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Analysis Archives – A Conclusion

After wading through over 250kgs of paper, and scanning 3gb of documents, the process of digitising Keith’s records has come to an end (for now).

I found some amazing documents ranging from a diary of Keith’s early days of teaching through to fully formed high performance plans for elite sport. Keith’s career was clearly a journey of variety, enquiry and effort.

Although a lot of the documents were formal in nature, there were glimpses of the care Keith took for the people around him as witnessed in this note:

and this one (we can thank the postal strike that Keith had a copy of this correspondence)

I had a running joke with Keith that he always felt one of three emotions in his speeches, proud, humbled or honoured, and this was because I had heard him say one of those words so often in speaking. The amazing thing was that he was not just paying lip-service with the use of these words, it was clear to everyone that met him that he genuinely felt those emotions, he just loved being around people and helping in whatever way he could

Just one example is an excerpt from his tour diary on the Zimbabwe-South Africa Tour with Wales in 1998:

Keith was the master of turning defeat in to a positive and of understatement… the “difficult tour” he alludes to above included a 96-13 loss to South Africa, a game that has rather dramatically been referred to as Welsh rugby’s “darkest day”.

Within the quarter of a ton of paper records, the items that gave me the greatest pleasure were ones where I could see the recognition of Dad’s efforts. Ironically, the article below is about defeat but it is also about a remarkable achievement:

Keith is fourth from left in the top row

I have posted all of Keith’s work to the Analysis Archives, where you can search by year, sport or country to find analysis.

It was great to follow Keith’s journey from his early work in the notational analysis field, to the creation of an analyst community, through to the development of Performance Analysis

As Keith transitioned to working digitally he begun to use floppy disk and zip drives to store his data. I found a box of these disks as well as numerous boxes of videos of sporting events, many of which Keith had taken himself, either from the side of the pitch or the river bank. I hope at some point to add any relevant files to the Archives. I am sure it will be interesting reading and viewing.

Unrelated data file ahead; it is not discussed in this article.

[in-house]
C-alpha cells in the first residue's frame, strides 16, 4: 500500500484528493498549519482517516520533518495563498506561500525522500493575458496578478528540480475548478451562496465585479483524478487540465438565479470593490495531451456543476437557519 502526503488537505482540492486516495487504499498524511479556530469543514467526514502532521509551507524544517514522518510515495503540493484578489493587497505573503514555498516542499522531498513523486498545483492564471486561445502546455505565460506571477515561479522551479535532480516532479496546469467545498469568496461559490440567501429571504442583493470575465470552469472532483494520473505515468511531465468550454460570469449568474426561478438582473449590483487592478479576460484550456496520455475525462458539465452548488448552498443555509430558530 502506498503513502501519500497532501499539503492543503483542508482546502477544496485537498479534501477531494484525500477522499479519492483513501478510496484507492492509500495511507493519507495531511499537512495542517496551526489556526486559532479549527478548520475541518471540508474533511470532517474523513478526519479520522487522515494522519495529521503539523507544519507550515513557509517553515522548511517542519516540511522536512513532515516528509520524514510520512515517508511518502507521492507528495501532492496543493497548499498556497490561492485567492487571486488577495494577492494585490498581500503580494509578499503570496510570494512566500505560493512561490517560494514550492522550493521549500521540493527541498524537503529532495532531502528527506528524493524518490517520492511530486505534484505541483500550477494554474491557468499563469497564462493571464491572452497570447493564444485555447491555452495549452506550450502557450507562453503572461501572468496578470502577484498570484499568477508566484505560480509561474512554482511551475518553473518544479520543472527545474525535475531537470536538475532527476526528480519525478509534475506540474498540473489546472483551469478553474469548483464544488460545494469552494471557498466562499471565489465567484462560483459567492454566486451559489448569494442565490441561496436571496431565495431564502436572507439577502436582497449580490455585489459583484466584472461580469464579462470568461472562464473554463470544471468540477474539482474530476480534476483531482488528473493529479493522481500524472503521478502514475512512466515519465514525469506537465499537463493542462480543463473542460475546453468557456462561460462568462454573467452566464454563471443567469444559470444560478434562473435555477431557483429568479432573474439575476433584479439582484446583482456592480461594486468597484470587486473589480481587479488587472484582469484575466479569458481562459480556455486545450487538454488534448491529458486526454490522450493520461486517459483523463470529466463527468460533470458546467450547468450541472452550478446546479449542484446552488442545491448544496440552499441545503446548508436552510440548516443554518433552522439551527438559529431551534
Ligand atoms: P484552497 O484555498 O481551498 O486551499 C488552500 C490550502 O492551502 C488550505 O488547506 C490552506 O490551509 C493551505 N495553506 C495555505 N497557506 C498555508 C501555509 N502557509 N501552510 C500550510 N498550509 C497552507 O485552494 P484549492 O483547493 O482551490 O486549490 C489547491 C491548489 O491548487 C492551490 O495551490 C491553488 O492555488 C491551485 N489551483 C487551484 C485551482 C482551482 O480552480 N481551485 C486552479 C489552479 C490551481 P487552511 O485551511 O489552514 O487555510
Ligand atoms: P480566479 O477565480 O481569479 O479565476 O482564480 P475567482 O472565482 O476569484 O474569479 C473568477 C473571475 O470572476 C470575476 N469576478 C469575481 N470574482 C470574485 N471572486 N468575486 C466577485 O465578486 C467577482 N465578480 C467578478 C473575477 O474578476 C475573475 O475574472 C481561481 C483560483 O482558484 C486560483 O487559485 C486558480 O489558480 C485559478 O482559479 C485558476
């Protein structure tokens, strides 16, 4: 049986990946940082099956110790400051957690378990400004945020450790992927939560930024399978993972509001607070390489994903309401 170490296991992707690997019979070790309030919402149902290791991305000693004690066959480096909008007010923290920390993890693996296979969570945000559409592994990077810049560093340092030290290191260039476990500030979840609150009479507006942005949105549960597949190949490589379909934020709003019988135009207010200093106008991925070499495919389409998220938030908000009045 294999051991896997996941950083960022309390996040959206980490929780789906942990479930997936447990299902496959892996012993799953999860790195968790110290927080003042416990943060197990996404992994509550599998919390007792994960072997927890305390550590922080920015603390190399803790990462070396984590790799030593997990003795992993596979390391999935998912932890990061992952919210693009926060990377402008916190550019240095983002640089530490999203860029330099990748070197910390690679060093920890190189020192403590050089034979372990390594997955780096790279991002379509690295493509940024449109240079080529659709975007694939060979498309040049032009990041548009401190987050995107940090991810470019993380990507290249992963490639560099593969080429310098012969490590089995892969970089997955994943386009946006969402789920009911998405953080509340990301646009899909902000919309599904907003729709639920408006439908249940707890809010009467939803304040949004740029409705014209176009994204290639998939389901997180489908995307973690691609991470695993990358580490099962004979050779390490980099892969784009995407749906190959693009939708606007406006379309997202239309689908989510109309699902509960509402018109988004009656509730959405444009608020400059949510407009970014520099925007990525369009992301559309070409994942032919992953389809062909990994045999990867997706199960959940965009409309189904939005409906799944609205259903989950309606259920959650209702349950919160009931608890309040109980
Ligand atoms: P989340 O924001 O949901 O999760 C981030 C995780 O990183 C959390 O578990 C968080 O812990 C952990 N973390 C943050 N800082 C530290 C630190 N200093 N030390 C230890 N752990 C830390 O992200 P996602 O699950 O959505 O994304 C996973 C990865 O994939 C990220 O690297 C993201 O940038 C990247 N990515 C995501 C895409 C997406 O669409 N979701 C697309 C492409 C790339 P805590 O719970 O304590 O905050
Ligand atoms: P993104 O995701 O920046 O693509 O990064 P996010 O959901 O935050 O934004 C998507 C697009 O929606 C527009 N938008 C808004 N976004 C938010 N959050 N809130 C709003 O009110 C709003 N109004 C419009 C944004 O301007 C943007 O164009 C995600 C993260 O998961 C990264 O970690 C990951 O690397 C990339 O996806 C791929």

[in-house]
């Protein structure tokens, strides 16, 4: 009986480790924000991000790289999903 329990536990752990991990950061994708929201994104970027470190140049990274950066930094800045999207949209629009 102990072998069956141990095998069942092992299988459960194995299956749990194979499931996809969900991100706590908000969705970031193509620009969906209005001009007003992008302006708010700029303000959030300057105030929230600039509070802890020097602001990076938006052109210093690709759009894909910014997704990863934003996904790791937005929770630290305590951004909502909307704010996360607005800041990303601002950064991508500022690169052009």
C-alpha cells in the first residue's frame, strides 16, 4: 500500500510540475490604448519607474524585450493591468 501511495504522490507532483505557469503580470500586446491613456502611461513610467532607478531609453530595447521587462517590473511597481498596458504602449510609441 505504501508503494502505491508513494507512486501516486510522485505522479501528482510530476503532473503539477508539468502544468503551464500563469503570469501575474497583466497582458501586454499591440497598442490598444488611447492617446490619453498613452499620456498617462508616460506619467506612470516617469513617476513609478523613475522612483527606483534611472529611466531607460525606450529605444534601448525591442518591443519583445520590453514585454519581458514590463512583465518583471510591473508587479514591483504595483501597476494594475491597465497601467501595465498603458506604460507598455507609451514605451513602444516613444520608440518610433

To paraphrase Dad, I am extremely proud, humbled and honoured to have been able to undertake the Analysis Archives and have learned so much more about such a wonderful person. So that is it for now, except for one personal file I found. It is a message that Dad sent to me and part of it forms the quote at the top of this post.

Keith Lyons’ PhD – A Sociological Analysis of the Teaching of Boys in Physical Education in Secondary School

This thesis presents a sociological analysis, of the teaching of boys physical education and is based on a three-year research link with five teachers in two secondary schools. In the thesis, this link is characterised as ethnographic and the implications of the link for both the process and product of research are considered.

Field Notes

Football Analysis

Although Keith’s focus was primarily on Rugby Union during his time at the Performance Analysis Unit in Cardiff, there was some analysis done for major events and to help the Welsh Football Team.

The Keith Lyons Scholarship

On Friday 5th February, the inaugural Keith Lyons Scholarship was awarded at the Braidwood and District Education Foundation Presentation Evening to Mya Nipperess.

Keith’s family would like to thank all those who donated to the foundation in Keith’s name.

Keith believed in education and life long learning. He believed we all deserved the opportunity to thrive.

On his behalf we are delighted to be able to support the Foundation do what it does best – support our young people as they embark on an exciting adventure in their own learning.

Thank you Mya’s sister Rahni for being there to accept the award on Mya’s behalf.

2000 Cricket Women’s World Cup Analysis

New Zealand won the tournament and by reading through Keith’s analysis a sign of their success was being caught at Mid On more than any other team whereas their opponents tended to be caught by the bowler much more.